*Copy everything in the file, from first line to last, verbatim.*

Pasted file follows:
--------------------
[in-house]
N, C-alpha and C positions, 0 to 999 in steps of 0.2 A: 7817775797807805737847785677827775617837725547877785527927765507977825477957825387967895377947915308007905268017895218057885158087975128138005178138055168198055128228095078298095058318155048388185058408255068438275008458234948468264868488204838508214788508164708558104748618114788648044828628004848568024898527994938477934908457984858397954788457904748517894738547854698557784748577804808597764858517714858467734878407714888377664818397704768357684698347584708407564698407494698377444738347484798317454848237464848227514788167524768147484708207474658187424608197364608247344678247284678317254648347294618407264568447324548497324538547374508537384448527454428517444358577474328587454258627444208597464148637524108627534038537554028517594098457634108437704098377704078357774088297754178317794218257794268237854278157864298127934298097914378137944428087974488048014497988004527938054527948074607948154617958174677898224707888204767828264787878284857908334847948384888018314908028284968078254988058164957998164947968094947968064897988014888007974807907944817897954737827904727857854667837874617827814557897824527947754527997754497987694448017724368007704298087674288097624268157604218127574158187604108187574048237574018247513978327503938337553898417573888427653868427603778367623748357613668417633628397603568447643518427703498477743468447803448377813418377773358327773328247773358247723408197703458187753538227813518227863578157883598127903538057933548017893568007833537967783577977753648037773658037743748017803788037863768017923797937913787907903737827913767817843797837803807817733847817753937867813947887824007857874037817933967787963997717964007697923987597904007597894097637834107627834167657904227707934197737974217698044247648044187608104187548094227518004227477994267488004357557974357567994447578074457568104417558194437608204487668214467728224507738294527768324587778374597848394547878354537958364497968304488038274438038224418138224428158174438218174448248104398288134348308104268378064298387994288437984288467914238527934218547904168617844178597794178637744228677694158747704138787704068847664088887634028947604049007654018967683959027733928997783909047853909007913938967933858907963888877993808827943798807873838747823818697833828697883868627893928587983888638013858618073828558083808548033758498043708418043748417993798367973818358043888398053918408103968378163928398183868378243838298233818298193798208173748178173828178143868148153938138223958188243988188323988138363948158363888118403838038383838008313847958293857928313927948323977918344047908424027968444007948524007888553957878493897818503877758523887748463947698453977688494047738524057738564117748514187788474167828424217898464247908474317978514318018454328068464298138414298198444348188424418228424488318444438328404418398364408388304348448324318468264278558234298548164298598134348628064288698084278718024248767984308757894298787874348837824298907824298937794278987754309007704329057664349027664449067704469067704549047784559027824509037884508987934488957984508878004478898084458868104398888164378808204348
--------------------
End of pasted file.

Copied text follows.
[in-house]
N, C-alpha and C positions, 0 to 999 in steps of 0.2 A: 7817775797807805737847785677827775617837725547877785527927765507977825477957825387967895377947915308007905268017895218057885158087975128138005178138055168198055128228095078298095058318155048388185058408255068438275008458234948468264868488204838508214788508164708558104748618114788648044828628004848568024898527994938477934908457984858397954788457904748517894738547854698557784748577804808597764858517714858467734878407714888377664818397704768357684698347584708407564698407494698377444738347484798317454848237464848227514788167524768147484708207474658187424608197364608247344678247284678317254648347294618407264568447324548497324538547374508537384448527454428517444358577474328587454258627444208597464148637524108627534038537554028517594098457634108437704098377704078357774088297754178317794218257794268237854278157864298127934298097914378137944428087974488048014497988004527938054527948074607948154617958174677898224707888204767828264787878284857908334847948384888018314908028284968078254988058164957998164947968094947968064897988014888007974807907944817897954737827904727857854667837874617827814557897824527947754527997754497987694448017724368007704298087674288097624268157604218127574158187604108187574048237574018247513978327503938337553898417573888427653868427603778367623748357613668417633628397603568447643518427703498477743468447803448377813418377773358327773328247773358247723408197703458187753538227813518227863578157883598127903538057933548017893568007833537967783577977753648037773658037743748017803788037863768017923797937913787907903737827913767817843797837803807817733847817753937867813947887824007857874037817933967787963997717964007697923987597904007597894097637834107627834167657904227707934197737974217698044247648044187608104187548094227518004227477994267488004357557974357567994447578074457568104417558194437608204487668214467728224507738294527768324587778374597848394547878354537958364497968304488038274438038224418138224428158174438218174448248104398288134348308104268378064298387994288437984288467914238527934218547904168617844178597794178637744228677694158747704138787704068847664088887634028947604049007654018967683959027733928997783909047853909007913938967933858907963888877993808827943798807873838747823818697833828697883868627893928587983888638013858618073828558083808548033758498043708418043748417993798367973818358043888398053918408103968378163928398183868378243838298233818298193798208173748178173828178143868148153938138223958188243988188323988138363948158363888118403838038383838008313847958293857928313927948323977918344047908424027968444007948524007888553957878493897818503877758523887748463947698453977688494047738524057738564117748514187788474167828424217898464247908474317978514318018454328068464298138414298198444348188424418228424488318444438328404418398364408388304348448324318468264278558234298548164298598134348628064288698084278718024248767984308757894298787874348837824298907824298937794278987754309007704329057664349027664449067704469067704549047784559027824509037884508987934488957984508878004478898084458868104398888164378808204348